Tarkovsky included levitation scenes for their photogenic value and magical inexplicability. (de Brantes 2008) Water, clouds and reflections were used by him for their surreal beauty, for photogenic value, and for their symbolism. (Bellis 2008)

Solaris has precise and creative affinities with the fantastic area of Russian literature.

The metaphoric interactions, bipolarities, ambiguous miracles we also meet to Bulgakov, Dostoevsky, Gogol and Strugatsky, Tarkovsky transfer them to the image. In the film, the dialogue between mankind and the planet manifests itself exclusively through images, exemplifying, in an original and complex way, how the image communicates and contributes to the development of knowledge. (Salvestroni 1987)

Tarkovsky appeals to a whole gallery of famous paintings hanging on the station walls and repeatedly focused, and three film inserts: Berton’s investigation; Gibarian’s message before suicide, and a childhood movie shot by his father. These sequences, like the products of the ocean’s unconscious, act as a teleportation in time, defying causality and allowing the past and even the dead to return (Gibarian, Kris’s mother, Kris’s dog from childhood). Although there is among some scientists and philosophers the idea that one can ever imagine a reality defying causality, an argument that can bring fiction on an equal footing with “reality.” (Sfetcu 2018)

The movie critic Maya Turovskaya claims that the past has a special significance for Tarkovsky, he is always on an equal footing with the present; the world of imagination coexists with the real world. What Tarkovsky presents as dreams, imaginations, memories is the “individual flow of time” of the character. In this scheme of things, all moments in time are co-equal, existing alongside the apparent intrigue. (Turovskaia 1989)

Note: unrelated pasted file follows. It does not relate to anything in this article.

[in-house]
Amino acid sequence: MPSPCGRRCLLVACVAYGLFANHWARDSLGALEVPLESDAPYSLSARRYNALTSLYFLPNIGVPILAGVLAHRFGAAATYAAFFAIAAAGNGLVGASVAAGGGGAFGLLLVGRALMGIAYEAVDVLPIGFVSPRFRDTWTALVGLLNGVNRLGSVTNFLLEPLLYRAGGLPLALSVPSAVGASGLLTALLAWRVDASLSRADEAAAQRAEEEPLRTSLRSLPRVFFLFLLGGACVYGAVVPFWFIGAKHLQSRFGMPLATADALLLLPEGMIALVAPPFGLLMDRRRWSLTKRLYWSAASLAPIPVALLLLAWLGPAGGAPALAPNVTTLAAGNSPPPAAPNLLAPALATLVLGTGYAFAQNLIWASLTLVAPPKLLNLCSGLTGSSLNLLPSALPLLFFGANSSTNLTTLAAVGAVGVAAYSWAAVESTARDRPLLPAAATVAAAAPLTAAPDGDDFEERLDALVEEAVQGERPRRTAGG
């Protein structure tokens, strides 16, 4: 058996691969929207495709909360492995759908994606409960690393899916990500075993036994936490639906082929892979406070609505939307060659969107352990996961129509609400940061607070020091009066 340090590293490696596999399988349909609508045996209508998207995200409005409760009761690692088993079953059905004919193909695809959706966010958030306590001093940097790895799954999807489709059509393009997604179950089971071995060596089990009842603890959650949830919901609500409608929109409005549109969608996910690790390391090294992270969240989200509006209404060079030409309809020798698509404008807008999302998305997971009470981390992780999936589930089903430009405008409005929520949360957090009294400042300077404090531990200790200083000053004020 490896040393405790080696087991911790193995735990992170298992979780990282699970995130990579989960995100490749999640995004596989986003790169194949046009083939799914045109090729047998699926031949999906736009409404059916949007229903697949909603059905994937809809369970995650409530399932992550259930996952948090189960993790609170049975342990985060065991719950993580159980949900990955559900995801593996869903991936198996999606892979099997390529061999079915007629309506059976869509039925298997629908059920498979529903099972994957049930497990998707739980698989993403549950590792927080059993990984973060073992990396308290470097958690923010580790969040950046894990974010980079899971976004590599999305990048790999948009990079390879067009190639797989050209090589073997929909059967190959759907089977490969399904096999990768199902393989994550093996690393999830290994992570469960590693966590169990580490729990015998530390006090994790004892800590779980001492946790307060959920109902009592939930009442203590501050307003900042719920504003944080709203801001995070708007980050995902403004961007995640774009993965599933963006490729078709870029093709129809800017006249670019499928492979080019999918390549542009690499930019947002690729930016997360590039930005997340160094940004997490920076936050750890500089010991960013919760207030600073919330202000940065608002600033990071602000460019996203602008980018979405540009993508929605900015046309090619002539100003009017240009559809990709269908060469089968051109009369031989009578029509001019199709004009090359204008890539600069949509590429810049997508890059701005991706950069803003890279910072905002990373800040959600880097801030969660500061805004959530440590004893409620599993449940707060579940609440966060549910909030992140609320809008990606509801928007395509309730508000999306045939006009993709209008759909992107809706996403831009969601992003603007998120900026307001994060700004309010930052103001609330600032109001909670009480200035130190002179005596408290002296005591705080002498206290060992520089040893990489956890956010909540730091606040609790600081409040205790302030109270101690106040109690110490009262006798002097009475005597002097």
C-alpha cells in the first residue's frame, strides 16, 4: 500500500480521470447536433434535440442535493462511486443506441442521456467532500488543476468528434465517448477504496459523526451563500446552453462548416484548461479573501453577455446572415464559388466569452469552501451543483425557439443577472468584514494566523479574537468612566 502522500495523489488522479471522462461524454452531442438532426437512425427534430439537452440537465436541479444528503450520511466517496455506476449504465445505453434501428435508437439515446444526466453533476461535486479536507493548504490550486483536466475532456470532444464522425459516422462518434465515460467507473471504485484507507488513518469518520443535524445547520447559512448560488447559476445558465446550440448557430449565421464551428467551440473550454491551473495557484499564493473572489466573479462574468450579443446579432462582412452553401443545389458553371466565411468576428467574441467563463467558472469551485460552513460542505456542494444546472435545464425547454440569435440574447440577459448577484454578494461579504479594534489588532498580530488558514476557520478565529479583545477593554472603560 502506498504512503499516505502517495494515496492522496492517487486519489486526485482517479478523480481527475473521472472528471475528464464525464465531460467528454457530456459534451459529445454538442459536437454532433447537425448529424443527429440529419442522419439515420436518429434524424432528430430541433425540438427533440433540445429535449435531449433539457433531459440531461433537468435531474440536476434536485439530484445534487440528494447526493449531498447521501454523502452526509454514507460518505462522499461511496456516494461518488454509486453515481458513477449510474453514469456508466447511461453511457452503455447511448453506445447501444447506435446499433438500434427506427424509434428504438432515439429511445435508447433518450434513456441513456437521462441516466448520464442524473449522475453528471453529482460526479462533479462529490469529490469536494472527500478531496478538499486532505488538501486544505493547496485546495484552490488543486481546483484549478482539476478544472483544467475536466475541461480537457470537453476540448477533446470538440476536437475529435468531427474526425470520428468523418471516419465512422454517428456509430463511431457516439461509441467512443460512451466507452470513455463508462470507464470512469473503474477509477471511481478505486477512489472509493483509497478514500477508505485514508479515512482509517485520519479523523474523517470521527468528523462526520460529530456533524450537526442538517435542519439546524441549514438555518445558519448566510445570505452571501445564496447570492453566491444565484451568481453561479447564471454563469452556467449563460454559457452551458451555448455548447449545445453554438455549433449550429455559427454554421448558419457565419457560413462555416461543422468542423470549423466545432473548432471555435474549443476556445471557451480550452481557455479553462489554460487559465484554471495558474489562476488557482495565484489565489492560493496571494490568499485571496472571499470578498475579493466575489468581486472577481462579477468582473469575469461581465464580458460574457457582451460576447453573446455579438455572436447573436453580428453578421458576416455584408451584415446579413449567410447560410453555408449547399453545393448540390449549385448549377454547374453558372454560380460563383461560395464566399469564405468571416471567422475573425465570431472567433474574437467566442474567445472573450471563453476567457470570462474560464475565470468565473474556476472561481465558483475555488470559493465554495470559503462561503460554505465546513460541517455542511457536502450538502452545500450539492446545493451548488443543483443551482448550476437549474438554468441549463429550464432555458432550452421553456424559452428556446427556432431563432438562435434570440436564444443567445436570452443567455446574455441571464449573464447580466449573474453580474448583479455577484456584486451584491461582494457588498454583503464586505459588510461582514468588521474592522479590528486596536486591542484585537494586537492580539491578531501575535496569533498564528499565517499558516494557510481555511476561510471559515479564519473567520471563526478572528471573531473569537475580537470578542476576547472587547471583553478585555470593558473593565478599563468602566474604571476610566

• Bellis, Aina. 2008. “English Programme Booklet for The Sacrifice.” 2008. http://people.ucalgary.ca/~tstronds/nostalghia.com/TheTopics/AT_For_Dummies.html.
  • Brantes, Charles de. 2008. “La Foi Est La Seule Chose Qui Puisse Sauver l’homme.” 2008. https://people.ucalgary.ca/~tstronds/nostalghia.com/TheTopics/AT_On.html.
  • Christie, Ian, W. John Hill, and Pamela Church Gibson. 1998. The Oxford Guide to Film Studies –  Formalism and Neo-Formalism. Vol. Formalism and Neo-Formalism. Oxford ; New York : Oxford University Press. https://trove.nla.gov.au/version/39966020.
  • Deleuze, Gilles. 1985. “L’Image-Temps. Cinéma 2.” 1985. http://www.leseditionsdeminuit.fr/livre-L%E2%80%99Image_temps._Cin%C3%A9ma_2-2018-1-1-0-1.html.
  • Foucault, Michel. 1971. “The Order of Things: An Archaeology of the Human Sciences.” 1971. https://www.amazon.com/Order-Things-Archaeology-Human-Sciences/dp/0679753354.
  • Jerzy, Illg, and Leonard Neuger. 1987. “The Illg/Neuger Tarkovsky Interview (1985) ].” 1987. http://people.ucalgary.ca/~tstronds/nostalghia.com/TheTopics/interview.html#On_Solaris.
  • Menard, David George. 2003. “A Deleuzian Analysis of Tarkovsky’s Theory of Time-Pressure.” 2003. http://offscreen.com/view/tarkovsky1.
  • Salvestroni, Simonetta. 1987. “The Science-Fiction Films of Andrei Tarkovsky (Les Films de Science-Fiction d’AndreiTarkovsky).” Science Fiction Studies 14 (3).
  • Sfetcu, Nicolae. 2018. “Buclele Cauzale În Călătoria În Timp.” ResearchGate. 2018. https://www.researchgate.net/publication/324601633_Buclele_cauzale_in_calatoria_in_timp.
  • Totaro, Donato. 1992. “Time and the Film Aesthetics of Andrei Tarkovsky.” Revue Canadienne d’Études Cinématographiques / Canadian Journal of Film Studies 2 (1): 21–30. http://www.jstor.org/stable/24402079.
  • Turovskaia, Maya. 1989. Tarkovsky: Cinema as Poetry. Faber & Faber.


[1] Heterotopia is an evolutionary change in the spatial arrangement of an animal’s embryonic development, complementary to heterochronicity, a change in the rate or timing of a development process.